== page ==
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I have four tables a,b,c,d. In table a I have pair of id, name. In table b I have pair of idx, idy. The b.idy comes from table In tables c, d I have pair of id, value which are related to table b.idx.

I have to perform a query like this:

SELECT c.value, d.value 
FROM a,b,c,d
WHERE = "test" AND b.idy = AND ( = b.idx AND = b.idx)

The problem is sometimes there are missing records in tables c, d so AND will return zero records, but I need to have results if there are available either in c or d. Also I can't use OR because it returns other rows also for both tables.

I guess there would be a solution using UNION or even just nested SELECTs. I prefer to do not use JOIN or using separated quires.

Thanks in advance!


The reason for avoiding using JOIN is performance. The structure that I'm working on now is much more complex rather than this one, so I'm sure with JOIN I would have serious performance issues in the upcoming future.

share|improve this question
Why do you not prefer JOINs? This appears to be a classical LEFT JOIN use case. – Vikdor Sep 20 '12 at 17:46
And actually you're already using a JOIN. What did you think FROM a,b,c,d meant? As for performance, "not getting the correct results" looks like a serious performance issue to me... – lserni Sep 20 '12 at 17:49
a,b,c,d would be an INNER JOIN in the best case and a CARTESIAN PRODUCT in the worst case. So, it's no better than an explicit JOIN statement if you already know the relationship among them and the columns involved in those relationships. – Vikdor Sep 20 '12 at 17:53
@Mahdi the comma syntax is a JOIN since you are then specifying the fields to join on in the WHERE clause – bluefeet Sep 20 '12 at 17:53
It is. It is a CROSS JOIN, which can actually be far more expensive than a LEFT JOIN. See – lserni Sep 20 '12 at 17:54
up vote 1 down vote accepted

I think you want to use a LEFT JOIN:

SELECT c.value, d.value 
    ON = b.idy
    ON b.idx =
    ON b.idx =
WHERE = "test" 

Using the comma join syntax is an INNER JOIN which requires that the records be available in all tables.

If you need help in reviewing JOIN syntax there is a helpful guide:

A Visual Explanation of SQL Joins

share|improve this answer
Thanks bluefeet! it's working and it's slightly faster than 'RedFilter' solution. Do you have any idea why? – Mahdi Sep 20 '12 at 18:10
select c.value, d.value
from a
inner join b on b.idy =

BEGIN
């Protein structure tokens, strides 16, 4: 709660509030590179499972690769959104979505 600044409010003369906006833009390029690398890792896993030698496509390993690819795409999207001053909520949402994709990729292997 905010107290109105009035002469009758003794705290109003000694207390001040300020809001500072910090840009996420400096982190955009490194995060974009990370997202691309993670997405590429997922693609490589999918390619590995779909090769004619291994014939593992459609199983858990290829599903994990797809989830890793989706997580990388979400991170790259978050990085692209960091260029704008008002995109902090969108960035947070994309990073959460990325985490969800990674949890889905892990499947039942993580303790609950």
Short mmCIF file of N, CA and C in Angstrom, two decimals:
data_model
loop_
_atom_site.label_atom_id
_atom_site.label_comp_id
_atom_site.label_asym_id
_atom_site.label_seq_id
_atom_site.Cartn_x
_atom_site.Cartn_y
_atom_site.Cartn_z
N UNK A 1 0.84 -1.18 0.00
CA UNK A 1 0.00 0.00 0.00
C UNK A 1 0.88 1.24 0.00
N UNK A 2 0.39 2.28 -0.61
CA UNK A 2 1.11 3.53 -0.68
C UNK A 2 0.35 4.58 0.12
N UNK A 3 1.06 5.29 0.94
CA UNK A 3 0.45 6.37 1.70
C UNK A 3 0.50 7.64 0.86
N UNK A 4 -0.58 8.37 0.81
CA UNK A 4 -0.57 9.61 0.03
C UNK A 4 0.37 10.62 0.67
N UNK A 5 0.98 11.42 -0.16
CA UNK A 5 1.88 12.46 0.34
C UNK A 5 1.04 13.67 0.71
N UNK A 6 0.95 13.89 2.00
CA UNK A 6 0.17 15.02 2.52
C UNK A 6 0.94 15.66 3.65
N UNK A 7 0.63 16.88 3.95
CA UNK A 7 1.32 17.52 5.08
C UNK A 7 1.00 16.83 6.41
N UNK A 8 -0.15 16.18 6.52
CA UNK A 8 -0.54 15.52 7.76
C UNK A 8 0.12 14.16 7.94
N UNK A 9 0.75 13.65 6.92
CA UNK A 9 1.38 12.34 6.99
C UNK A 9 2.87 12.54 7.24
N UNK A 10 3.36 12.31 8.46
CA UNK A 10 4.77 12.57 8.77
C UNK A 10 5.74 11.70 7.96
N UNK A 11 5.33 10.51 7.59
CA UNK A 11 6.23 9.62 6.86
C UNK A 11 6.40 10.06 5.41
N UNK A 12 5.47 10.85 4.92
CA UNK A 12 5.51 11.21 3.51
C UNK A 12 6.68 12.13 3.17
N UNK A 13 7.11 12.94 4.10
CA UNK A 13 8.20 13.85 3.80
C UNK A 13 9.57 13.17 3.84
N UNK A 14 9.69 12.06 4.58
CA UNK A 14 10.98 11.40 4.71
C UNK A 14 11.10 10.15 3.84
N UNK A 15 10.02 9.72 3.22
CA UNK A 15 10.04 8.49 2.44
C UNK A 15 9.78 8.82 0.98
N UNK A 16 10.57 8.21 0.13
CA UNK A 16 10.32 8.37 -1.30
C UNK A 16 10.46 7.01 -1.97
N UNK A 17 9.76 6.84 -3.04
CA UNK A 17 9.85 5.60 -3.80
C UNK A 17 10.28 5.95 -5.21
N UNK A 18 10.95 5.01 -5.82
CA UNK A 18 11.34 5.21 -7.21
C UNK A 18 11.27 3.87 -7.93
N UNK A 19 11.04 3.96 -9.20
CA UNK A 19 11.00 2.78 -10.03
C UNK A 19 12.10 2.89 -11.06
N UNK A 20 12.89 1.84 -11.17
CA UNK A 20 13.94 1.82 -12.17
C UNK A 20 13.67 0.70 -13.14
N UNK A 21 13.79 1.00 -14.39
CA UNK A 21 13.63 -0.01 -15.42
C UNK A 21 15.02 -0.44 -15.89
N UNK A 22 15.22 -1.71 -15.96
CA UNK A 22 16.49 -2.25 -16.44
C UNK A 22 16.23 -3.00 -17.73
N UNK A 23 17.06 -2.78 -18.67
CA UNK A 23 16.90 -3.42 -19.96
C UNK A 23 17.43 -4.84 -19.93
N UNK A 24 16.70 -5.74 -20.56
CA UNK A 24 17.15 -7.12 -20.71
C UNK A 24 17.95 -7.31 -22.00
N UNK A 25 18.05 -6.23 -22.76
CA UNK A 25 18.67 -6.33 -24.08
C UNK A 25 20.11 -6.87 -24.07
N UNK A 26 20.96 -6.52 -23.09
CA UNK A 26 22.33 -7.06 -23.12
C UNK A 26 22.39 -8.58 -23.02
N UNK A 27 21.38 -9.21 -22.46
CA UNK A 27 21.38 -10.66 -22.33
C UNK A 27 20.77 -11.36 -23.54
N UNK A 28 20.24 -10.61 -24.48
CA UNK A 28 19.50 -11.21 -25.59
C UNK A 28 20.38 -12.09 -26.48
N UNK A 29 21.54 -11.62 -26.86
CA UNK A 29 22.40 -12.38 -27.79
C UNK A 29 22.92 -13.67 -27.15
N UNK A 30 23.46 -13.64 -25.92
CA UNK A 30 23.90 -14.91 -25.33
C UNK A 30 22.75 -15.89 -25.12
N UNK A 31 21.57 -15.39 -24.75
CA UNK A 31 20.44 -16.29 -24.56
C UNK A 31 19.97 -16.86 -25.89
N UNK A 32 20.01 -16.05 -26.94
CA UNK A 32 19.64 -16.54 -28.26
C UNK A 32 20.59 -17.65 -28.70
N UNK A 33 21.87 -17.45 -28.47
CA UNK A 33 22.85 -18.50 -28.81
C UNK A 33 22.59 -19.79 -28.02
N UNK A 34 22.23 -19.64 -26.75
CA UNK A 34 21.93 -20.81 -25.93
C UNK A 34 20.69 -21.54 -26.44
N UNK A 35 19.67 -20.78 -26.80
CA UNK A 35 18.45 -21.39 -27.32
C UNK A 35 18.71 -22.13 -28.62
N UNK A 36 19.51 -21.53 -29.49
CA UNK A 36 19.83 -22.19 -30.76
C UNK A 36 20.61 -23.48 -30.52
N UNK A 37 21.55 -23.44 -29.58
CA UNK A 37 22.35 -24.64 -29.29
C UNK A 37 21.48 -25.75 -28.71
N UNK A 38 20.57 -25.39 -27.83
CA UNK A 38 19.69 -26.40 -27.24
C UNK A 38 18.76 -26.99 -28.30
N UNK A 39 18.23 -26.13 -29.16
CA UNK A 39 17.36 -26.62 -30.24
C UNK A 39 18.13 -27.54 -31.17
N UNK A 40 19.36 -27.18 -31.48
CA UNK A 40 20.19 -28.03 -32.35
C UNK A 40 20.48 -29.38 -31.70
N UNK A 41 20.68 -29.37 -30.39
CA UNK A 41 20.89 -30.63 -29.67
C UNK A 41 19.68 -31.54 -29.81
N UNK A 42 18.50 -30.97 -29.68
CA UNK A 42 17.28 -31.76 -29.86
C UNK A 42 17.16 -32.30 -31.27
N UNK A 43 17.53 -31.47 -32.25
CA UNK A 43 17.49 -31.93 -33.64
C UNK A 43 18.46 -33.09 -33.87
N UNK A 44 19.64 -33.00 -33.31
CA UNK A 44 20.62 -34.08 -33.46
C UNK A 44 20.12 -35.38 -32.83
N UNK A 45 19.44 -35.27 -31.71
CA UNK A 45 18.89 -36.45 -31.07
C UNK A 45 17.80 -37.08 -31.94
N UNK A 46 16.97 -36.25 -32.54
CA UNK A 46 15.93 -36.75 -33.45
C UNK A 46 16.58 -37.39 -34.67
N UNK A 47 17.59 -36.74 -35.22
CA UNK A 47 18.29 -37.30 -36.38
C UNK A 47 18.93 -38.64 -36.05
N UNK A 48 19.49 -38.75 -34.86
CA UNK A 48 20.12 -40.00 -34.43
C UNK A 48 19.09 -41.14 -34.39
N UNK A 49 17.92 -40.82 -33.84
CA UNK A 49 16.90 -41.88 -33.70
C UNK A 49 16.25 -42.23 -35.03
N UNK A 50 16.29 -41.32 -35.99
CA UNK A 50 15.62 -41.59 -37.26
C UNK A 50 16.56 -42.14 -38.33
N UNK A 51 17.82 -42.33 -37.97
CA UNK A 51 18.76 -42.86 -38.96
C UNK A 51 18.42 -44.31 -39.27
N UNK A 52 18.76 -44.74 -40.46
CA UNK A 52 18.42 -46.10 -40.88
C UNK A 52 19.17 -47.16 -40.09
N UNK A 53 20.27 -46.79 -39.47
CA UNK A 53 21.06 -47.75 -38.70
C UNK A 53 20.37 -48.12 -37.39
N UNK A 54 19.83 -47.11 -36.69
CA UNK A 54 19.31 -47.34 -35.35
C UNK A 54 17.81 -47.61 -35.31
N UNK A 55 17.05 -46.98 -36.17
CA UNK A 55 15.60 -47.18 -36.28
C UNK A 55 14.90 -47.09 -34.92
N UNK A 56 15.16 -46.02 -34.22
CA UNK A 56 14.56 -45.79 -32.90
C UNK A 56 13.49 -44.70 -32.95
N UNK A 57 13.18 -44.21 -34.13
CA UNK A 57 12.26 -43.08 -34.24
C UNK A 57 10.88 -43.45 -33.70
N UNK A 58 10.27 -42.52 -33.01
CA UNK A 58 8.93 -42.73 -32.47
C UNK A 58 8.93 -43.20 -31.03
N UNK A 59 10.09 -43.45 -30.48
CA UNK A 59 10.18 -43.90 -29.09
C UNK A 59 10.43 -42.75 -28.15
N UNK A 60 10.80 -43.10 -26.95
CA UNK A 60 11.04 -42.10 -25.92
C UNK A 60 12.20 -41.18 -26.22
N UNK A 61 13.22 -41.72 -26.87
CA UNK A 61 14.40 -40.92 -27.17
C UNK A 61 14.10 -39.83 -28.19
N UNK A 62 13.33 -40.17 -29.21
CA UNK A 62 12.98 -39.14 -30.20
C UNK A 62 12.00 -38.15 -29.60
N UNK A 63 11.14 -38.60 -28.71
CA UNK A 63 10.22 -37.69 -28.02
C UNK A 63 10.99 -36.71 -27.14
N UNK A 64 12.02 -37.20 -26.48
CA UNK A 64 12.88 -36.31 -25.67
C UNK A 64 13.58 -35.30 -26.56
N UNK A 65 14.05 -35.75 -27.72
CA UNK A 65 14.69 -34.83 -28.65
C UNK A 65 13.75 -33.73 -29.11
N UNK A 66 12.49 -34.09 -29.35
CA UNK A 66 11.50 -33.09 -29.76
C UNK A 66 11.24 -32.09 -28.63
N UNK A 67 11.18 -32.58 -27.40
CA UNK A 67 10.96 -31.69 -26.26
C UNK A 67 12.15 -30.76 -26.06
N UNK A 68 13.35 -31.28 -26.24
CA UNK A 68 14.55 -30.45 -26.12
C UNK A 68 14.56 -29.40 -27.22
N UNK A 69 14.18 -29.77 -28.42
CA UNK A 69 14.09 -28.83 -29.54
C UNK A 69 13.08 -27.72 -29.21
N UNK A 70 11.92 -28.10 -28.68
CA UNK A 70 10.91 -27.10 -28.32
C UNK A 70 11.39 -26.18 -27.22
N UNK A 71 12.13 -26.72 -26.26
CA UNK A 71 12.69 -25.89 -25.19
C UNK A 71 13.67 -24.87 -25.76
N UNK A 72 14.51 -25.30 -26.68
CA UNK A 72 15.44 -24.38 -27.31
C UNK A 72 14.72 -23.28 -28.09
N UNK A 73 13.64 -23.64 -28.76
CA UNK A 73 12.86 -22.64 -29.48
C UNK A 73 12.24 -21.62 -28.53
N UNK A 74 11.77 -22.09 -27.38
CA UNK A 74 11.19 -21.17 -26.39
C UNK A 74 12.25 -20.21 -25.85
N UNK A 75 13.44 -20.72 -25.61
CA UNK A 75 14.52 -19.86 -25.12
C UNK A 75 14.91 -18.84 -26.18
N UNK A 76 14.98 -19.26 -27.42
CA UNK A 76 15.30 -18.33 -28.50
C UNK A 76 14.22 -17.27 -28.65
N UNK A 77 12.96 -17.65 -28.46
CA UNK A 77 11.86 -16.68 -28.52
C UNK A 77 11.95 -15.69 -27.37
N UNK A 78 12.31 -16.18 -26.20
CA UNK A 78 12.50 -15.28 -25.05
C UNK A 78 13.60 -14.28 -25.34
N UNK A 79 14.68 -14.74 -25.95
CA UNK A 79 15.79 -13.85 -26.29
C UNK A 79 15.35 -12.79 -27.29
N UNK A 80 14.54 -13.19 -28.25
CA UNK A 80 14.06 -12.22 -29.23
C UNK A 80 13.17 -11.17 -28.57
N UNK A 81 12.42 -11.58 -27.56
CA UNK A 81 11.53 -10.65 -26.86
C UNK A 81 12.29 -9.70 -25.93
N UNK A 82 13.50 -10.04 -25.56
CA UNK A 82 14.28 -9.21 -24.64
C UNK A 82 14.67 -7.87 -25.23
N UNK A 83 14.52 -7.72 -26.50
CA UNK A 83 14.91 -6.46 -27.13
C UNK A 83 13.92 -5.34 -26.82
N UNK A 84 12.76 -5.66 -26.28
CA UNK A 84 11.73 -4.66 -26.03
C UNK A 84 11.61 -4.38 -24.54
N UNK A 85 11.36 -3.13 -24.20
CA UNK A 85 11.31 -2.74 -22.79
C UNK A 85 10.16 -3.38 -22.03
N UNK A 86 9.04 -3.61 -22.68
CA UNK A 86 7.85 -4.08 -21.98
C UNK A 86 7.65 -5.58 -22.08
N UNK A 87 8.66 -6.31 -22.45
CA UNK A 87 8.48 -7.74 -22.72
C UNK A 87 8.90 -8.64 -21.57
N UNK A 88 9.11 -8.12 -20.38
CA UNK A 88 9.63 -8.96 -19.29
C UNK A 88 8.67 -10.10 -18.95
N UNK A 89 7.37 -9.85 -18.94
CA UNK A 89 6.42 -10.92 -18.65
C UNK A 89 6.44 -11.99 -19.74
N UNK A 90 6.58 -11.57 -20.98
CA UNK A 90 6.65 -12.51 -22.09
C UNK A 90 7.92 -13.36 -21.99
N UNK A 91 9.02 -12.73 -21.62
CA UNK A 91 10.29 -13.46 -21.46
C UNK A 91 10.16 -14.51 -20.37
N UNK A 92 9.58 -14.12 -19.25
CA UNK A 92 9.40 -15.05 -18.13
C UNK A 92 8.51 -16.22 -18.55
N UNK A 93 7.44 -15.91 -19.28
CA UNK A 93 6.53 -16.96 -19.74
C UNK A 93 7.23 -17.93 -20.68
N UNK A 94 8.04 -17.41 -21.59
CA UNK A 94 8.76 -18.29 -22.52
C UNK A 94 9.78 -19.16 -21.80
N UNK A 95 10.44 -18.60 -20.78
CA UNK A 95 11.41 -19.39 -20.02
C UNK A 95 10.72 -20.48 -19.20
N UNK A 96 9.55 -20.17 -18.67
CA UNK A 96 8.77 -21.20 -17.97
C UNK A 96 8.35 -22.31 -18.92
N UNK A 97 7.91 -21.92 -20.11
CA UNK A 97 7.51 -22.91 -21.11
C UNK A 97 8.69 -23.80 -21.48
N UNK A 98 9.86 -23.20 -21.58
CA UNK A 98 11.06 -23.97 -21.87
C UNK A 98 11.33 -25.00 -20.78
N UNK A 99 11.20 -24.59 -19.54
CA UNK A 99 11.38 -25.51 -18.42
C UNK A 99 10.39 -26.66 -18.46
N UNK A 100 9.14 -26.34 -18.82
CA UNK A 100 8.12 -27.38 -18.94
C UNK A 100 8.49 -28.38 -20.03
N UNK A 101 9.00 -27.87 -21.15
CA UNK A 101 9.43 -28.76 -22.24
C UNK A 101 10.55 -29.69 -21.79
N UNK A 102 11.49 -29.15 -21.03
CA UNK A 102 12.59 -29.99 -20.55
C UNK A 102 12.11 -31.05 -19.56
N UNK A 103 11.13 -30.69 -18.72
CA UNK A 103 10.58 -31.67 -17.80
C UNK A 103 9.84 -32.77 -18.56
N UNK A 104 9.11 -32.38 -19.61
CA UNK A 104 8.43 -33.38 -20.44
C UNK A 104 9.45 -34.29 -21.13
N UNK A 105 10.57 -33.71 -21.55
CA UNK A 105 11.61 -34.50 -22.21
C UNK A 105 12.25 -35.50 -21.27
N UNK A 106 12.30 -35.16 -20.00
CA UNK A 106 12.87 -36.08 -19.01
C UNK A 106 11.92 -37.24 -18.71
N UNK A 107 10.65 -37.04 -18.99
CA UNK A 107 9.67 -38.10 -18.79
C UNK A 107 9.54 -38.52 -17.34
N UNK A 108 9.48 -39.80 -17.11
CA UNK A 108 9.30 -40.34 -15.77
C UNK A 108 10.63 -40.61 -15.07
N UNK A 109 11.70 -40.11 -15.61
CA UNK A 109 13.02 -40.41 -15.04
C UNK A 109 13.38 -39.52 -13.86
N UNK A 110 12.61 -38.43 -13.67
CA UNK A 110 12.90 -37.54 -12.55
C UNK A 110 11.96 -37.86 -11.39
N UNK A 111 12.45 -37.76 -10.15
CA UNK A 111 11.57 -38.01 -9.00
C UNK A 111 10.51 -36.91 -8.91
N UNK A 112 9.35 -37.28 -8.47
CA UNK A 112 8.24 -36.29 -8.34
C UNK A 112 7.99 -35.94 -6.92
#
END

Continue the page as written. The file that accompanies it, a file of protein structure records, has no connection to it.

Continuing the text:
left outer join c on = b.idx
left outer join d on = b.idx
where = "test" 
    and coalesce(, is not null
share|improve this answer
Thanks RedFilter, I test your query, it's working! :) ... gonna test other answers ... – Mahdi Sep 20 '12 at 18:04
@Mahdi To clarify the functionality of my query, it only returns records where there is a match in tables a and b, as well as a match in either c or d. – RedFilter Sep 20 '12 at 18:09
yes, but it's slightly slower than 'bluefeet' query. Do you know why? is there any advantages on using your query? thanks again! – Mahdi Sep 20 '12 at 18:23
@Mahdi they are functionally quite different. E.g., you said I need to have results if there are available either in c or d. My query has this functionality, bluefeet's does not. – RedFilter Sep 20 '12 at 18:33
no, I test that, all of three quires here bring the same results, just different in performance. I'm sure, I test that on my real tables ... I'll go check it out again ... – Mahdi Sep 20 '12 at 18:37
SELECT c.value, d.value 
FROM a,b,c,d
WHERE = "test" AND b.idy = AND ( = b.idx AND = b.idx)
SELECT c.value, NULL
FROM a,b,c
WHERE = "test" AND b.idy = AND = b.idx AND NOT EXISTS( SELECT NULL FROM d where = b.idx )
SELECT NULL, d.value
FROM a,b,d
WHERE = "test" AND b.idy = AND = b.idx AND NOT EXISTS( SELECT NULL FROM c where = b.idx )
share|improve this answer
Thank you JosephH! your query works but it's several times slower than the others. However I know that I asked to do it via 'UNION' or nested 'SELECT's. Thank you anyways! :) – Mahdi Sep 20 '12 at 18:20
@Mahdi I think the primary benefit of using this is that you can set the value of the (NULL) when the row doesn't exist in either c or d. As far as I know, I don't think it's possible if you are using JOIN – JosephH Sep 20 '12 at 18:23
Sorry I can't understand what it exactly means. could you please explain a little bit more, thanks ... – Mahdi Sep 20 '12 at 18:26
@Mahdi so if a row doesn't exist in the table c (or d), the query will simply return NULL for column where the value doesn't exist. If you use UNION like this, you can choose what kind of value you want to return explicitly in the result. e.g. SELECT "The value doesn't exist on the table c", d.value FROM a,b,d,... – JosephH Sep 20 '12 at 18:30
Thanks, got it better! However, the execution time is so slow for me, and I guess I would go finally for 'JOIN' as it's more efficient in my case! Thank you again for the answer and all the descriptions, I learned very good points here in these answers ... :) – Mahdi Sep 20 '12 at 18:35

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